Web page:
Doha Film Institute (DFI) has partnered with the Arab American National Museum, Arab Film and Media Institute, and ArteEast to provide Qatar residents a chance to watch the films of renowned Palestinian filmmaker Elia Suleiman until May 30. In an email to Qatar Museums (QM) Culture Pass members, DFI said that Suleiman’s Chronicle of Disappearance (1996), Divine Intervention (2002), The Time That Remains (2008), and It Must Be Heaven (2019) can be viewed online at the comfort of their homes.
Viewing of these four films started on May 21 and will continue until May 30 from 12am to 11:59pm. The online link has been emailed to Culture Pass members yesterday. Suleiman, DFI’s artistic advisor, returned to Palestine to direct his feature debut – Chronicle of Disappearance – after living in New York for several years. The film bagged the Best First Film award at the 1996 Venice Film Festival.
In directing this film, DFI said that Nazareth-born filmmaker “used his privileged position as half-insider and half-outsider to analyse how much the Arab population of Palestine is losing its national identity.”
“Through his alter-ego E.S.’s quasi-aimless roaming, we become acquainted with his extended circle of family and friends, witnessing characters who lead a marginal existence in an occasionally surreal reality. The director/protagonist moves between the role of character and spectator, mediator and narrator, as the film itself moves between documentary and fiction, past and present. The film is lucidly structured, funny and ironic,” DFI noted.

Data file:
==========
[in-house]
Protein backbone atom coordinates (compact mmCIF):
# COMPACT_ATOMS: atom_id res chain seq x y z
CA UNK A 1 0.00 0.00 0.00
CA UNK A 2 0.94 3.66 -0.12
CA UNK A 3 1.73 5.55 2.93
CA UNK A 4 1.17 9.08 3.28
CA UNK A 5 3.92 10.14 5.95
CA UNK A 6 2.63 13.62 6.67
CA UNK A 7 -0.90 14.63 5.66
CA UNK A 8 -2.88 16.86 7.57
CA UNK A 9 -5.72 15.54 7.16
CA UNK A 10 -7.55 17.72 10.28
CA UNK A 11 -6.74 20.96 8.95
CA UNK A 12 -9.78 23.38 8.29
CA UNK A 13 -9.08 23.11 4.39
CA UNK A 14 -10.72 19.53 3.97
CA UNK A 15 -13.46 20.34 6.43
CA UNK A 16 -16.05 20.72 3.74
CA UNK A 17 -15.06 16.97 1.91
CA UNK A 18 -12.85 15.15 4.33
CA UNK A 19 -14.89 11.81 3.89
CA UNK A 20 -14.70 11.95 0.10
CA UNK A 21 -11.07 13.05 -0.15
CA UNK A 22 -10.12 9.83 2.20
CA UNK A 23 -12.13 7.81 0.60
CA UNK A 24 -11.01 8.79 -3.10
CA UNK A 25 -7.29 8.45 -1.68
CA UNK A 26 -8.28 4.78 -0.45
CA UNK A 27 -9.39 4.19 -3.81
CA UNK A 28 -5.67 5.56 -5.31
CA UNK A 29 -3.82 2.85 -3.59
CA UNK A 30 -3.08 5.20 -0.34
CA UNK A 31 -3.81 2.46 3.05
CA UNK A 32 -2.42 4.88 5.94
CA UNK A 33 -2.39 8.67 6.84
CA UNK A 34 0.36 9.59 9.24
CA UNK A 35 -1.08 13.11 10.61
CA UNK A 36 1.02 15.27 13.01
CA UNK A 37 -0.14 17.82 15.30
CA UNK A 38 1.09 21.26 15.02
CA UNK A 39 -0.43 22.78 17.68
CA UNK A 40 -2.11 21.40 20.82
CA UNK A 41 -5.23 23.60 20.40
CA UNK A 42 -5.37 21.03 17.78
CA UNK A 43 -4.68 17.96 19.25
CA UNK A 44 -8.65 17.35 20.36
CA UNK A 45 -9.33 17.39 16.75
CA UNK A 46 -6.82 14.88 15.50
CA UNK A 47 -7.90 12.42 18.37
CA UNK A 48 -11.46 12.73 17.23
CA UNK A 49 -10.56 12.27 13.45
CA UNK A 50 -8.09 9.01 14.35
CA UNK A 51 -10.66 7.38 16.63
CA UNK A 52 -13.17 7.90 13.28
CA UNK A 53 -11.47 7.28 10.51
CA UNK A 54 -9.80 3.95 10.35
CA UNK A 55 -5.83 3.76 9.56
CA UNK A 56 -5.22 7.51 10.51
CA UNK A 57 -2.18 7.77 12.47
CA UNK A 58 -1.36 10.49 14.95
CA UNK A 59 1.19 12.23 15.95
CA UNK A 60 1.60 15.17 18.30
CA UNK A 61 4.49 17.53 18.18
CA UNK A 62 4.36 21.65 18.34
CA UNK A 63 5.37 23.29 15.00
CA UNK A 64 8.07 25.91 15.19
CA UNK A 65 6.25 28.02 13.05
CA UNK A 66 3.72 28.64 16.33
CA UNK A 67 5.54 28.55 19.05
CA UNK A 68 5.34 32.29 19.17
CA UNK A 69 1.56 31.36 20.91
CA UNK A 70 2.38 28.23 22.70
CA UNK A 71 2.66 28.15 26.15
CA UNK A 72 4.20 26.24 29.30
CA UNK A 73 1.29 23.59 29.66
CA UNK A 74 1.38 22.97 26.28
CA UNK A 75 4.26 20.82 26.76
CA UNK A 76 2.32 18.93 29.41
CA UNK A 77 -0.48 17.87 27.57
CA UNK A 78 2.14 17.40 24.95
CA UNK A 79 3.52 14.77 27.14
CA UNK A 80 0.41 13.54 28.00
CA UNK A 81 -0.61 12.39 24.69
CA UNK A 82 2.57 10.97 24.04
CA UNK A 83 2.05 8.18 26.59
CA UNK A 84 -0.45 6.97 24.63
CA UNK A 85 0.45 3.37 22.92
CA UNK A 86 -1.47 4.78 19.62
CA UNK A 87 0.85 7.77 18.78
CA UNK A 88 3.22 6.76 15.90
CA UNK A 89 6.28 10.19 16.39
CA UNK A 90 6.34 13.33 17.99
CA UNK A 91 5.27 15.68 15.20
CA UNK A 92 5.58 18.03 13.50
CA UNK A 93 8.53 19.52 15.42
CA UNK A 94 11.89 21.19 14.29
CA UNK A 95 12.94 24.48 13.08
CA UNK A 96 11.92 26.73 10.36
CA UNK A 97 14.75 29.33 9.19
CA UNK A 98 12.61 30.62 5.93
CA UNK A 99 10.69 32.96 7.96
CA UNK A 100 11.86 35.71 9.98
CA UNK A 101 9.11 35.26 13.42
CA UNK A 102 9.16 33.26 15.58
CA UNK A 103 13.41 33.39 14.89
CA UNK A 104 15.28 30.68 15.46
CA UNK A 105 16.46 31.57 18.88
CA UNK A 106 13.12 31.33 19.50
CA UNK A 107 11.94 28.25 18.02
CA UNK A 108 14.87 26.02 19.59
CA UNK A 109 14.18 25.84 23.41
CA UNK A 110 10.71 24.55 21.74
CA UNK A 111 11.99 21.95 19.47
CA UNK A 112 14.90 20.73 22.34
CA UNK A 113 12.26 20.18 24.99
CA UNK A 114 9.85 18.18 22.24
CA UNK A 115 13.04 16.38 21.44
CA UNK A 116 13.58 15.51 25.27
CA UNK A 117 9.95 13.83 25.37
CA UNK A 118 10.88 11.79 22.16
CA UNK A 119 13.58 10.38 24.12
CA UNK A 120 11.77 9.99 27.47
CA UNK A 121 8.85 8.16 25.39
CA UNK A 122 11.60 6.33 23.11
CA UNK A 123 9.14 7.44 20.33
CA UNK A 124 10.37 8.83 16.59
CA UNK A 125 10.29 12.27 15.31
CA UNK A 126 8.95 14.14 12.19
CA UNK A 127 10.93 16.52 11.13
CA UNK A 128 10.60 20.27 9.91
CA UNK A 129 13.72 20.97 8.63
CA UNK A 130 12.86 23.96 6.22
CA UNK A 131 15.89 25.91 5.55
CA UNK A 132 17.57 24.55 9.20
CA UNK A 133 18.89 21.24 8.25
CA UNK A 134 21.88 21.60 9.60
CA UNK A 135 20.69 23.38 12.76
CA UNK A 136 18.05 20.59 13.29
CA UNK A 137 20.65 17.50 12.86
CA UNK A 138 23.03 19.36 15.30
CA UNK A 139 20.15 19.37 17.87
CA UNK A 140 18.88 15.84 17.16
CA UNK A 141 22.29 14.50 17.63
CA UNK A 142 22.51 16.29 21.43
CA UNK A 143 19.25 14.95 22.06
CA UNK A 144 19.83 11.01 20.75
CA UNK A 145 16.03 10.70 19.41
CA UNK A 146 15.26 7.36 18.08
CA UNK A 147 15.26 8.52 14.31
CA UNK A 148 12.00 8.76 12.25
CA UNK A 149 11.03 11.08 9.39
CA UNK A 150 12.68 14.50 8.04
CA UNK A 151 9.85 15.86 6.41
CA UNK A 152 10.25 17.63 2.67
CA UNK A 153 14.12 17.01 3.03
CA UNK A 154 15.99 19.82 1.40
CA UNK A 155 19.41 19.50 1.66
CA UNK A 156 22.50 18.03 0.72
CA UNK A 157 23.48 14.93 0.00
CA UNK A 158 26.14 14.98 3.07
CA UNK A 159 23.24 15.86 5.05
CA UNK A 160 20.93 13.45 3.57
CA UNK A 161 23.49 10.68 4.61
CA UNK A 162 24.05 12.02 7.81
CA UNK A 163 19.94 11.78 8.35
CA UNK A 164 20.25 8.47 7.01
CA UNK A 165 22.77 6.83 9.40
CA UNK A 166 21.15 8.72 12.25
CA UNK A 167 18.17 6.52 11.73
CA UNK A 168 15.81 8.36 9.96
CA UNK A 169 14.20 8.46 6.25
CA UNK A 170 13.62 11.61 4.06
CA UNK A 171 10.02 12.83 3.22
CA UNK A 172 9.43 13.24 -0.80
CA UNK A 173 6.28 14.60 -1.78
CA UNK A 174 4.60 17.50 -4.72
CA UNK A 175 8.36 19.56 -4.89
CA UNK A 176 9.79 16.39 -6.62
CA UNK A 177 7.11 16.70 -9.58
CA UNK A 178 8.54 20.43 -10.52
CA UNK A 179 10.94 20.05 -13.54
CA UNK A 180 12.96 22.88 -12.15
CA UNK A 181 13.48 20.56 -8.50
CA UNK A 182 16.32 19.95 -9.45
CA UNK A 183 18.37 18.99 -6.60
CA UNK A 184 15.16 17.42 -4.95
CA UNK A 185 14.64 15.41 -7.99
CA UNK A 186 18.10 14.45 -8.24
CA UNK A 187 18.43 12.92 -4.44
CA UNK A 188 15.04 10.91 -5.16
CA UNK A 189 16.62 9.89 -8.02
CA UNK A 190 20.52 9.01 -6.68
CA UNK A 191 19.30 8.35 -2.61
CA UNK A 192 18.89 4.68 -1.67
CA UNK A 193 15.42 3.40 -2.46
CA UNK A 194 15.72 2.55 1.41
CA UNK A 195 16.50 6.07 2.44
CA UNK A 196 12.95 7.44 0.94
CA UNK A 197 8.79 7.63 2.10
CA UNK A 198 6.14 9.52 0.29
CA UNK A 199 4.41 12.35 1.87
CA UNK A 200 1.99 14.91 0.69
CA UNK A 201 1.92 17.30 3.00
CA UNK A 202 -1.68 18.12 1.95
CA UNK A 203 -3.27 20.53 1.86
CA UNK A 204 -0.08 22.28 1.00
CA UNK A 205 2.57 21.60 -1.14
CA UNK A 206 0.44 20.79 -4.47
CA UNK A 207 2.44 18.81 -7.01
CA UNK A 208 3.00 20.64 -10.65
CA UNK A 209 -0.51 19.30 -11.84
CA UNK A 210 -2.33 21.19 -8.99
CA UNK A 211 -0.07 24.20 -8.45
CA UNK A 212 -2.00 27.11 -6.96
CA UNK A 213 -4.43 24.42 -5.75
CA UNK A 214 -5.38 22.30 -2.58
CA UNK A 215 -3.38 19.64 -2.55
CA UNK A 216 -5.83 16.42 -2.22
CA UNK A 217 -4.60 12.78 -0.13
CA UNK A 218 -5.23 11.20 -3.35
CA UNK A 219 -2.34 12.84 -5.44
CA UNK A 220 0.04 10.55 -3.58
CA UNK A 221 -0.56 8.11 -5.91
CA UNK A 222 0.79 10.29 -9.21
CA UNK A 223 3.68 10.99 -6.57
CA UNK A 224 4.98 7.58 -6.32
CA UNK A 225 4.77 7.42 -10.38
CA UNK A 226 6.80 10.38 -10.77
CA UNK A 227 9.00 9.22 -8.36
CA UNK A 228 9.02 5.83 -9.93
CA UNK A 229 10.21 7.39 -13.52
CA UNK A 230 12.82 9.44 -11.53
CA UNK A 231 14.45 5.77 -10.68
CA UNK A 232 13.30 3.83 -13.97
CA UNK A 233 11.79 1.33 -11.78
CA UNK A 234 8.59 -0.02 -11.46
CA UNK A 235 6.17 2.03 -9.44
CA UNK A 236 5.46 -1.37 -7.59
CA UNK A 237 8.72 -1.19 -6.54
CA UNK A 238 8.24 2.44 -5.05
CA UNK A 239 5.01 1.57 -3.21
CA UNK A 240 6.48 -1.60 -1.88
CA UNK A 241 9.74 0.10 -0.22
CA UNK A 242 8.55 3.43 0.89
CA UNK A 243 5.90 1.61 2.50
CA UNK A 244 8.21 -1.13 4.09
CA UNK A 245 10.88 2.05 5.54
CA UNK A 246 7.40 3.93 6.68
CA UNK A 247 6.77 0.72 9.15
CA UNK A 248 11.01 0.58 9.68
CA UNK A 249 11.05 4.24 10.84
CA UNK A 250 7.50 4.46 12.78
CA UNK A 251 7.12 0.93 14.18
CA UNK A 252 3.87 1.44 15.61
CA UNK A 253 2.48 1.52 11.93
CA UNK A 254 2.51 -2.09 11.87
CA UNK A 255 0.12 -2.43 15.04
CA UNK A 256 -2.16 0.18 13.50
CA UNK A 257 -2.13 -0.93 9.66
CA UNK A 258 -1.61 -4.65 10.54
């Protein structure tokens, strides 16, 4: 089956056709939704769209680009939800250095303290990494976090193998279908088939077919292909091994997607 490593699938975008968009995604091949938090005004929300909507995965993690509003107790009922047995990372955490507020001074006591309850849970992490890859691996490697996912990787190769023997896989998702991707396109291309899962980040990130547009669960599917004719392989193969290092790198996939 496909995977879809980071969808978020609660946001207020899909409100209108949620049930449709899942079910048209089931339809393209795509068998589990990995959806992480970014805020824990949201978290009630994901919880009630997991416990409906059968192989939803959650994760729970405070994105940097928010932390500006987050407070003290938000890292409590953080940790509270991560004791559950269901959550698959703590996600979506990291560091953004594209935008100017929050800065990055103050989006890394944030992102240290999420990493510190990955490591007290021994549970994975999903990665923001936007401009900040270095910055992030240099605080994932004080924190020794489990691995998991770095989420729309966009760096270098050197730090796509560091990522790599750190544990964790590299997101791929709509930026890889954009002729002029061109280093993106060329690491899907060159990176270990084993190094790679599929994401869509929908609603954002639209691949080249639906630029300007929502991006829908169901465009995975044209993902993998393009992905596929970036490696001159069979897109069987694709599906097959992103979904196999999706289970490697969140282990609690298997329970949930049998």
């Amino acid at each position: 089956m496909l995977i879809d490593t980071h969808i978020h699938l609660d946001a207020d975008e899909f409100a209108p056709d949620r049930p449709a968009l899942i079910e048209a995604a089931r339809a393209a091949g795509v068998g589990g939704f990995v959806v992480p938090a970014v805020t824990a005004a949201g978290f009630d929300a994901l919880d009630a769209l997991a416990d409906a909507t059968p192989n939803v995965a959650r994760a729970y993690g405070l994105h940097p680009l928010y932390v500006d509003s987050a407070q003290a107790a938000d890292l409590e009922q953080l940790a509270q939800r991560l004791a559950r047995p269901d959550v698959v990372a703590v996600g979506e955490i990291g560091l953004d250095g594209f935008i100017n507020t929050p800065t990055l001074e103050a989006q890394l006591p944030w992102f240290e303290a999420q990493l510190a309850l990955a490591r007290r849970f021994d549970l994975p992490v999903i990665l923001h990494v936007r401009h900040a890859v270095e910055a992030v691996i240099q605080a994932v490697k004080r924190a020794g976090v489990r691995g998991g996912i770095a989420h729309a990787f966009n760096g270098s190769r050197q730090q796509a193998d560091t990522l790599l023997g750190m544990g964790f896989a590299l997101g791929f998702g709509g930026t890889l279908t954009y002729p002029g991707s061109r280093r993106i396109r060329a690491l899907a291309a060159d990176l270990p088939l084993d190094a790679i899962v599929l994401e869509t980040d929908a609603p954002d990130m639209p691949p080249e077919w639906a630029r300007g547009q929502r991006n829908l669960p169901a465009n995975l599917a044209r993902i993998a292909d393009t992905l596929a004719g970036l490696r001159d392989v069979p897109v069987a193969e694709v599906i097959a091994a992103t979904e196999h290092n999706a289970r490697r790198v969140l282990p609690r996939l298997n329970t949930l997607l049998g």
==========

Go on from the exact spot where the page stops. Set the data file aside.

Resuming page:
According to DFI, Suleiman’s return to Jerusalem in 1994 saw the creation of a Film and Media Department at Birzeit University. In 2002, his film Divine Intervention won the Jury Prize at the Cannes Film Festival and the Best Foreign Film prize at the European Awards in Rome. Suleiman’s feature, ‘The Time That Remains’, was screened in competition at the 2009 Cannes Film Festival while ‘It Must Be Heaven’ was screened in competition at the 2019 Cannes Film Festival and won the Jury Special Mention and Fipresci Critics’ Award, DFI noted.
Culture Pass members can also explore virtually an array of art works and images by Palestinian artists and photographers exhibited at various locations, including a university, museum, and gallery. An exhibition titled ‘Women of Palestine,’ which opened on International Women’s Day in collaboration with photographers in Palestine, Germany and Chile, highlights the works of six female photographers. It aims to “enable Palestinian women to show their perception of themselves; at work, at home and always under occupation.”

The Museum of the Palestinian People is also open for virtual visits, telling “stories that encompass the rich history, vibrant arts and culture, of people who thrive even in the face of adversity.” Meanwhile, viewers can explore the Virtual Gallery at Birzeit University, taking visitors on a one-of-its-kind virtual art tour through four different exhibitions highlighting Palestinian visual art.” Besides watching films about Palestine such as ‘The Present (2020)” and “Born in Gaza 2014” on Netflix, QM noted that the Qatar National Library is also urging residents to read books about Palestine based on its librarians’ recommendations.
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